In 1969, after more than a decade of growth, this Macon-based chain launched a major expansion, reaching nearly a hundred stores. Five years later, the chain failed. Today, their distinctive, deteriorating buildings are home to all kinds of businesses, and some survivors have thrived on their own for thirty years. Learn more in this extra-length, photo-filled chapter.
They say that good things come to those who wait, and that was very true as we finished this trip, and the girlchild passed on a cup of gelato in order to get herself one of her gigantic desserts a few miles further down the road.
I love wandering around old mini-golfs taking pictures of the obstacles. This independent survivor of an old chain has been maintained very nicely.
Here’s what happens when the three of us each pick one place to try on an out-of-town trip. Then, following some fun with the baby in Coolidge Park, a trip north to the town of Hixson for some good barbecue.
Here is a chapter for everybody who is thinking about opening a “fifties diner.” This, my friends, is how you do it right.
As the sun passed over me, Sheriff Buford Pusser’s shadow loomed larger, and I wrapped up the Tennessee leg of the trip with two more stops for barbecue and a sweet treat.
In this installment, I follow a roadfooding buddy to a place where the potato salad is not as good as hoped, but the barbecue, smoked over an amazing pit, is simply outstanding.
A two-day tour of southern Tennessee and northern Alabama begins at popular joint in Chattanooga that opens early enough for me to get there and get on the road quickly.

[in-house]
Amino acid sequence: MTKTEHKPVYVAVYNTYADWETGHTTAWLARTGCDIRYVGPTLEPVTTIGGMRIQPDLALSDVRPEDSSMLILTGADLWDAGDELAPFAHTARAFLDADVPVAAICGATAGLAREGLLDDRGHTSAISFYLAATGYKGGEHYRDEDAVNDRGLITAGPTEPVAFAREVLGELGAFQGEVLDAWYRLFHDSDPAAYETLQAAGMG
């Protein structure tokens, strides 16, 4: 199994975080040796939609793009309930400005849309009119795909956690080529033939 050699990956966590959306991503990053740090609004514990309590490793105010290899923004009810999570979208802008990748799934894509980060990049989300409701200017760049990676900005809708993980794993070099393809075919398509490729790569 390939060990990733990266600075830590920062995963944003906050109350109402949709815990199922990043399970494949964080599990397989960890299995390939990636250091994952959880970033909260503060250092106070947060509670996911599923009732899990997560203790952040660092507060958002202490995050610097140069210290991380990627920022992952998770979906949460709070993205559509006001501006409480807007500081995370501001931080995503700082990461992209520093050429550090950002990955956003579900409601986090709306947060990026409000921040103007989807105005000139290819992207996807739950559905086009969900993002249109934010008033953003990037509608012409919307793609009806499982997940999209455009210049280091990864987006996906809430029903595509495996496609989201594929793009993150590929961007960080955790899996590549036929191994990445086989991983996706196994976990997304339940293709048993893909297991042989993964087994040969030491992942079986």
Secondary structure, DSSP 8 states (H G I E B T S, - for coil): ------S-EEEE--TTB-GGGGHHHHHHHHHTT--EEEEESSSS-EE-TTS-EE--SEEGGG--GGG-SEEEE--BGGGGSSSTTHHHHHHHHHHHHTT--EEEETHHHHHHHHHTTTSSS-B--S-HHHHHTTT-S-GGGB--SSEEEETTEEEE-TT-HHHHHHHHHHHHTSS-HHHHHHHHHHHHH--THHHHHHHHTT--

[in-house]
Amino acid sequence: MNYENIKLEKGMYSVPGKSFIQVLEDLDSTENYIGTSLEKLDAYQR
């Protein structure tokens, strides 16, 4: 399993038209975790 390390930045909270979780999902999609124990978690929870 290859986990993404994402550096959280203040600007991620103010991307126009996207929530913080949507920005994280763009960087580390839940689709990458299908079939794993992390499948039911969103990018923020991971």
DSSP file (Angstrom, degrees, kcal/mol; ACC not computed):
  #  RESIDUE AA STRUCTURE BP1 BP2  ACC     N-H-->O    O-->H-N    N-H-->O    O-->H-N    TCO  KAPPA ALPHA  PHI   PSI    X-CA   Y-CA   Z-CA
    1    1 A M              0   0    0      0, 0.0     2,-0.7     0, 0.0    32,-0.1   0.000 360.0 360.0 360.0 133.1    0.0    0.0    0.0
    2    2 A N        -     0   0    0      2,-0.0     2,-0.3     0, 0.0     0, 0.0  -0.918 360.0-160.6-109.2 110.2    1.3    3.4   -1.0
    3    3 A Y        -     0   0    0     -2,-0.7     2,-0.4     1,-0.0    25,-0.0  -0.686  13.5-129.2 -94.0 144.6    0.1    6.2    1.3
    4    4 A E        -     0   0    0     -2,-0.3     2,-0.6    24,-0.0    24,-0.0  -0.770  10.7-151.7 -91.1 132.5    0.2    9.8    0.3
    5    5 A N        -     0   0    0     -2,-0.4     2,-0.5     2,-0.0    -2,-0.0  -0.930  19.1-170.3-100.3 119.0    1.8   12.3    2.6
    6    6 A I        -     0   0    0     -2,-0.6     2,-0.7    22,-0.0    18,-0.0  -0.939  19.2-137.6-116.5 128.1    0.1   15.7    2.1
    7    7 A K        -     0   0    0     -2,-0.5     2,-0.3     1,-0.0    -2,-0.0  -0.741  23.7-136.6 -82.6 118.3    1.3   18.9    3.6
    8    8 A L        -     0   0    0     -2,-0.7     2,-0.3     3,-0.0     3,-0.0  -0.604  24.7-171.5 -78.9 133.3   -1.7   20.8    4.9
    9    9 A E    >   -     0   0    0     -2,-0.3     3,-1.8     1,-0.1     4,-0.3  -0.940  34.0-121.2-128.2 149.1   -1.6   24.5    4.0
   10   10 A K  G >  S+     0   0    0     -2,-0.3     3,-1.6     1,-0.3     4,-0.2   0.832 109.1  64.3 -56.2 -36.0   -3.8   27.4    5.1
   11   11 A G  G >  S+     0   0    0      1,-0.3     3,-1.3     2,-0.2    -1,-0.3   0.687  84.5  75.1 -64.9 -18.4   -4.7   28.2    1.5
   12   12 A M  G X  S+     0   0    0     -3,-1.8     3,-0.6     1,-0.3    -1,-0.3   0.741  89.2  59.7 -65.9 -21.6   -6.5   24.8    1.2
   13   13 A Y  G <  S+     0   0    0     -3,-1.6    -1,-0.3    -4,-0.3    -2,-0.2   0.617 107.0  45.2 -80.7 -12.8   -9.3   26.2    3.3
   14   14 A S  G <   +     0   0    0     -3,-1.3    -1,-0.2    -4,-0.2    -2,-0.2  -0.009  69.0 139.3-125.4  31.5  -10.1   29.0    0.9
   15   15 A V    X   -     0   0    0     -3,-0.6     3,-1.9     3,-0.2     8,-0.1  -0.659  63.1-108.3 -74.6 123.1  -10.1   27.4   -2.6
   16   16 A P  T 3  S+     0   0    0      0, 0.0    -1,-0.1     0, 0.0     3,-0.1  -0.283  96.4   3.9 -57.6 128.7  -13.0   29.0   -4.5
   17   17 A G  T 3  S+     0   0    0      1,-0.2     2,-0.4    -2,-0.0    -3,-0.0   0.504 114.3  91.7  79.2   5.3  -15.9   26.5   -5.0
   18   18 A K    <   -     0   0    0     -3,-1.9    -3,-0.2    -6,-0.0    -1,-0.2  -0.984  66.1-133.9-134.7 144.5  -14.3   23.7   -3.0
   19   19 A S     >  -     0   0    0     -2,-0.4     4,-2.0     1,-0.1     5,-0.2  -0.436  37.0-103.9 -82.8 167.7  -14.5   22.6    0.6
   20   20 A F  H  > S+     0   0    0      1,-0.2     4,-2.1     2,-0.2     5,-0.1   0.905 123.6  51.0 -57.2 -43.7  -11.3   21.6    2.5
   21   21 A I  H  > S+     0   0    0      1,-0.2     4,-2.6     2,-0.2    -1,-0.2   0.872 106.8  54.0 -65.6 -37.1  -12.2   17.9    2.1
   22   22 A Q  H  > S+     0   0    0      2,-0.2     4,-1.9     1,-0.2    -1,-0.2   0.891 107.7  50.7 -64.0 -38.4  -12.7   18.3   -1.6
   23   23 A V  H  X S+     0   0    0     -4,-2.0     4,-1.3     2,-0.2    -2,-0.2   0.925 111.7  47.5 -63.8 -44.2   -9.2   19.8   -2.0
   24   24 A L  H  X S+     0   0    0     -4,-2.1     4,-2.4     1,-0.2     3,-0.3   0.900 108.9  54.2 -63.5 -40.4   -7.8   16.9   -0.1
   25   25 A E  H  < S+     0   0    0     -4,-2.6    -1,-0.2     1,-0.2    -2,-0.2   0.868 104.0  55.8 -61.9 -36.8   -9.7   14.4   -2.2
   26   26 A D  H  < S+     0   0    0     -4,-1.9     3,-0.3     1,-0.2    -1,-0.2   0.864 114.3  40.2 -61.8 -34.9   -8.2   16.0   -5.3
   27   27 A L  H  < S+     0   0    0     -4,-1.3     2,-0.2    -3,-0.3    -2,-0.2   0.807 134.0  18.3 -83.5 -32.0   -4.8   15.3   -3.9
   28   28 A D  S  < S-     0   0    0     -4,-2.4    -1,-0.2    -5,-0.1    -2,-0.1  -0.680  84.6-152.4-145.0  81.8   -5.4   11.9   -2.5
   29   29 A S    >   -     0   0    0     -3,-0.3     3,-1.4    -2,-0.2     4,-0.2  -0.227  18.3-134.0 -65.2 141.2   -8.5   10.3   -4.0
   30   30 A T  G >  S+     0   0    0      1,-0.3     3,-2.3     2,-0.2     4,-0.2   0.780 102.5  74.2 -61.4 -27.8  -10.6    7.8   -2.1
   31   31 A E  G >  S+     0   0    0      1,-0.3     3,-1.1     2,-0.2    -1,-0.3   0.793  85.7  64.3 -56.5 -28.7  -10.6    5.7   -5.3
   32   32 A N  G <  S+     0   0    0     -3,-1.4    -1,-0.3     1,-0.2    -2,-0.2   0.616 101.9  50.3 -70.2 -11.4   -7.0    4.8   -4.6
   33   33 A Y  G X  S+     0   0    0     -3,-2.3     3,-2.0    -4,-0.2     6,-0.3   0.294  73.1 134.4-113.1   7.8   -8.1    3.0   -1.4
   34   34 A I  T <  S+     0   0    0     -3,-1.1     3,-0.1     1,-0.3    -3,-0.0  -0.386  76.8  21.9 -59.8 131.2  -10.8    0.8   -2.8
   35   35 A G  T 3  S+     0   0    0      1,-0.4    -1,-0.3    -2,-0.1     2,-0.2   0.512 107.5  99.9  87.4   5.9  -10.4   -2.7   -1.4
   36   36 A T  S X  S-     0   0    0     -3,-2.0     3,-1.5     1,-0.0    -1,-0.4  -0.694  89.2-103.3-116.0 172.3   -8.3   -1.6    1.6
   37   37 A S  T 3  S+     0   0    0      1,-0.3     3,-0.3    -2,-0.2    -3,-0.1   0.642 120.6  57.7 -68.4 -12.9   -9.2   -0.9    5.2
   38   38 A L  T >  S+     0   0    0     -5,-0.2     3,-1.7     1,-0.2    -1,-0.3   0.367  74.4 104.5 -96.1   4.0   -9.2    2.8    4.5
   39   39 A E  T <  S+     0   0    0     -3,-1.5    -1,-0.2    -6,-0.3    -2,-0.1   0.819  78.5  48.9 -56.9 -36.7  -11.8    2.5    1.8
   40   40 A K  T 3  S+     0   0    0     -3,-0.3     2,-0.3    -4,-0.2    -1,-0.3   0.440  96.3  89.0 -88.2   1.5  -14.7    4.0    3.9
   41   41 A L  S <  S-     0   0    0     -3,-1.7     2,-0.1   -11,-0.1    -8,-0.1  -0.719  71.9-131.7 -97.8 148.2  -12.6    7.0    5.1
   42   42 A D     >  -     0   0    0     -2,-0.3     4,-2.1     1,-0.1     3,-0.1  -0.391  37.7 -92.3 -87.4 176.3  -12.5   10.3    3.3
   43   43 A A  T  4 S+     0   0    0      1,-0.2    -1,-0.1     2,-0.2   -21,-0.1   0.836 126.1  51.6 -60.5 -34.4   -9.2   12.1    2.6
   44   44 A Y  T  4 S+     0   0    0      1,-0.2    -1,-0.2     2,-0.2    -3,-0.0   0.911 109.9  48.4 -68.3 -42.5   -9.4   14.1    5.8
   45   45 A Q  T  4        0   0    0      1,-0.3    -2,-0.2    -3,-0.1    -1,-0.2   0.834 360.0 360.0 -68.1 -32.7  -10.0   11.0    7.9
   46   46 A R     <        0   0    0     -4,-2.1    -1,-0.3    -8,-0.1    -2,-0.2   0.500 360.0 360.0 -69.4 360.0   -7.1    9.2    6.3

This is not the first time that we went to middle Tennessee and enjoyed some pretty good barbecue, and then came back to eastern Tennessee and had better.
There’s a hippie van in an East Nashville neighborhood that’s serving up some terrific dogs that go really well with a very pleasant surprise, a spicy ginger ale that I’ve never seen in these parts before.
Once upon a time, this was a smoky joint full of crabby servers and barely any tables free for people who weren’t in with the court reporter in-crowd that filled it. Now it’s a little more family-friendly.
Perhaps we might make the argument that it’s better to consider the quality of Texas-themed barbecue by trying their brisket, but I’m a Georgia boy, and barbecue means pork to me.
The girlchild and I made a stop for milkshakes and a detour for agave-sweetened fountain sodas. In the evening, we went shopping at a very silly and fun store that specializes in obscure and utterly bizarre soft drinks. Have you good people ever had a bacon soda before?
Two Texans who graduated from Vanderbilt opened this place in 1984. Fashions come and go, but this madhouse has always been packed with students ready for a long afternoon drinking beer on the deck after class.